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Tags: Canadian, directors & officers

Ontario Court Rejects Employee’s Claim That Director Owed Duty of Care to Employee

Posted by Ron Davis on Thu, Oct 27, 2016

The Ontario Psychological Association is a not-for-profit voluntary association that aims to advance the practice and science of psychology through advocacy and education. Charlotte (Carla) Mardonet was hired by the Association in 1990 to manage its affairs and administer its finances and money. In Ontario Psychological Assn. v. Mardonet (2016 ONSC 4528 (Ont. S.C.J.)), the Court granted the Association’s motion to strike the part of Mardonet’s counterclaim alleging that the Association and its officers and directors owed Mardonet a “duty of care and a fiduciary duty which they breached as a result of their failure to provide her with the supervision, management, support and guidance that was part of their responsibility” and claiming full indemnity and contribution from the directors for any amounts that Mardonet might be liable to the plaintiff. The defendant’s counterclaim was issued in response to the plaintiffs’ lawsuit alleging the defendant had “misappropriated the funds [$1.6 million] and converted them to her own benefit and the benefit of her family members and friends,” with the assistance of her immediate family.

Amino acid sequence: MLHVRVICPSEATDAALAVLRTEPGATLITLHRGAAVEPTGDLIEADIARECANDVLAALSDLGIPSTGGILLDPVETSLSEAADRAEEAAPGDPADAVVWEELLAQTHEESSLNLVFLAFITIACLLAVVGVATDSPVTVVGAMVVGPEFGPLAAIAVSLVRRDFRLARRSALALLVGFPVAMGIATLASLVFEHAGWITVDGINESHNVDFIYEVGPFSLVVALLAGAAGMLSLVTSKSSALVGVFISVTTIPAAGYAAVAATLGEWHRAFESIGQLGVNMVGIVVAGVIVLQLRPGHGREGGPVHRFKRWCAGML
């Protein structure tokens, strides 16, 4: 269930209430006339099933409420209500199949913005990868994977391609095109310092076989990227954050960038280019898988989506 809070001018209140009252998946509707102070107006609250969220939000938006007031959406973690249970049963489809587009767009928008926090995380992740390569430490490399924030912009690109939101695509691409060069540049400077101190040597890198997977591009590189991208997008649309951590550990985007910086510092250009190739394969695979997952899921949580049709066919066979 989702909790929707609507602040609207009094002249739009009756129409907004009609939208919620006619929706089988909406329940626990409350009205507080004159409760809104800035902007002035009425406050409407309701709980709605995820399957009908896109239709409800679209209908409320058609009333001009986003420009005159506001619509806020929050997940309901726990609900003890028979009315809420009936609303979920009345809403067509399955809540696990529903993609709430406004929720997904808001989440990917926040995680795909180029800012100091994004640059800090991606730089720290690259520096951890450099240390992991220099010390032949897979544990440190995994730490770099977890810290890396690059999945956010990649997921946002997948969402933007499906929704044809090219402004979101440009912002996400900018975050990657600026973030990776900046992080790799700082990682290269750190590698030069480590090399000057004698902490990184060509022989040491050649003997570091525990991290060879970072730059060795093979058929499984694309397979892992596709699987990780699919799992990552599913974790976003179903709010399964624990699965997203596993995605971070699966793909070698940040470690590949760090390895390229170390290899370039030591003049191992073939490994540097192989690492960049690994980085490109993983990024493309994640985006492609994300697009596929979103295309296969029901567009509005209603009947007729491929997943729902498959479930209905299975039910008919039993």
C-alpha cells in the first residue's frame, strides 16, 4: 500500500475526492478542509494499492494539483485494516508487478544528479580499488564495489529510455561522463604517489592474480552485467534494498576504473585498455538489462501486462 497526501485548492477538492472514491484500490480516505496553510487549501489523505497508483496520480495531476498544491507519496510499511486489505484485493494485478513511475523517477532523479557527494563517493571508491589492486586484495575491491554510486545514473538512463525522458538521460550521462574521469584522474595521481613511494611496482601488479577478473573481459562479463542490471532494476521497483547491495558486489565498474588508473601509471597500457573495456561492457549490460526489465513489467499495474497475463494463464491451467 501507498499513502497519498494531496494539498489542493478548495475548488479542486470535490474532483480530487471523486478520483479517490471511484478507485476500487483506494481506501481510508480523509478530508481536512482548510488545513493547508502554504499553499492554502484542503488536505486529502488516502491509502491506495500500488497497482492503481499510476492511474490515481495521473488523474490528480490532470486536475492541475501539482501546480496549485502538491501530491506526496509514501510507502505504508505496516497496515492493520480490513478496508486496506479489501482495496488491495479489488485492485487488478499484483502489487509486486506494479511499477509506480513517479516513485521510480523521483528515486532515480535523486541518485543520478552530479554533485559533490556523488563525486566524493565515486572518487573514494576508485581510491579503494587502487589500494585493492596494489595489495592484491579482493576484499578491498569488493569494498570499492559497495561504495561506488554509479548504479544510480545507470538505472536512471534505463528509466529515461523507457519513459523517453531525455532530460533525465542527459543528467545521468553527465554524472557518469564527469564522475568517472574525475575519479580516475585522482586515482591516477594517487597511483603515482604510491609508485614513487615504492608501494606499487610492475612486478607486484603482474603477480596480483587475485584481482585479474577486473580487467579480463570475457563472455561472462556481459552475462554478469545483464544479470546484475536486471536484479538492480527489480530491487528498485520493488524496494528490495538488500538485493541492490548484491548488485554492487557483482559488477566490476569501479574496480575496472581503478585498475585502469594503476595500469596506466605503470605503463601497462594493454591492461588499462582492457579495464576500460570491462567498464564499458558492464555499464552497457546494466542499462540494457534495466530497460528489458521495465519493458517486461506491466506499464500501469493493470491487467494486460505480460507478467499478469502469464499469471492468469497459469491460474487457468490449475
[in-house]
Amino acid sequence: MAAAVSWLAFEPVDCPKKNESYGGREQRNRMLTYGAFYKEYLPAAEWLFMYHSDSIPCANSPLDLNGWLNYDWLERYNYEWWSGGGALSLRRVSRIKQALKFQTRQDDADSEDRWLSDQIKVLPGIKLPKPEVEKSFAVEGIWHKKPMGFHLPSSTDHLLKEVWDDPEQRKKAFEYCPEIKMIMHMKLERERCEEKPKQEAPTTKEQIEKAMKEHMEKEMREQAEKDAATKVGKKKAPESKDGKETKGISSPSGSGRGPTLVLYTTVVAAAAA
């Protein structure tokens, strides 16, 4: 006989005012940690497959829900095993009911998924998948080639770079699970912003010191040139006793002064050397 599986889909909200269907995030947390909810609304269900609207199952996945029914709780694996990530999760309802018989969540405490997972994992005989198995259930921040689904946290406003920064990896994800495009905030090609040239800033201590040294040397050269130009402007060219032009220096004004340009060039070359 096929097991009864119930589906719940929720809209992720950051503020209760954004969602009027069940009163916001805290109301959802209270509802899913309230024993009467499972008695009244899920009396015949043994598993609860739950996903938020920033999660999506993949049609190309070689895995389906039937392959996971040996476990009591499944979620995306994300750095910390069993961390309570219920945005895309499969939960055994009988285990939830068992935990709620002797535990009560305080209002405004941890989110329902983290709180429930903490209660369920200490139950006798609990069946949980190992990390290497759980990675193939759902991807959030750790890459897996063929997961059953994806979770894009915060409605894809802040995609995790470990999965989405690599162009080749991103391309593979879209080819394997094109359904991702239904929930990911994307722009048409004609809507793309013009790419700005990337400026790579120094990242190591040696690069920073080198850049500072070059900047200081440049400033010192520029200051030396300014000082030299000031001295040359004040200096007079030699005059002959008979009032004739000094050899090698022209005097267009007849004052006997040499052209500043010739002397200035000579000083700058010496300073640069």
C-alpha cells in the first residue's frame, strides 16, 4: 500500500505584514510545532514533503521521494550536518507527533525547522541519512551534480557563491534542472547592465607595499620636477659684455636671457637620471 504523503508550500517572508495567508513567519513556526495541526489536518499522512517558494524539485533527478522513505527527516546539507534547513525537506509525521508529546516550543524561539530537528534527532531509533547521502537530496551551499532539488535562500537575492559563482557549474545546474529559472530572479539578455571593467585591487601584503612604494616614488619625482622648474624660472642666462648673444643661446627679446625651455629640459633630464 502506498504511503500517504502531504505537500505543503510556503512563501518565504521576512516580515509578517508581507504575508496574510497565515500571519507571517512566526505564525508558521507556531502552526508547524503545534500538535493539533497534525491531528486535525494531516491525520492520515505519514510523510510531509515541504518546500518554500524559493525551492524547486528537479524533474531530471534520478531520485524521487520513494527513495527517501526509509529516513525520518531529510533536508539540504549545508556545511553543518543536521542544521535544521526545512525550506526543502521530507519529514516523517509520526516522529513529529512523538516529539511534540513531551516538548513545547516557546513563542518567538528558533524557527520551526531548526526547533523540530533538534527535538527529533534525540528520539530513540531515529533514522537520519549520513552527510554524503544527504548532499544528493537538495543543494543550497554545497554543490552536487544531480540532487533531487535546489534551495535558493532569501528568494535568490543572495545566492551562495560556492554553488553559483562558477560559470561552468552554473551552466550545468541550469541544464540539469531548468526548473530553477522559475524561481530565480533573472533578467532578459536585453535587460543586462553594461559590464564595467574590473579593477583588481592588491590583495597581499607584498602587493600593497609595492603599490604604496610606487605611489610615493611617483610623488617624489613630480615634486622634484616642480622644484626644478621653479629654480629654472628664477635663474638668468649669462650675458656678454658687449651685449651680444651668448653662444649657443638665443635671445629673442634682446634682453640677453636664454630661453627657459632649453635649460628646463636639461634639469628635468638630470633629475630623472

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Tags: Employer Best Practices, Employee Rights, Canadian, directors, directors & officers

EEOC Issues New Enforcement Guidance on Retaliation

Posted by Jon Elliott on Tue, Oct 04, 2016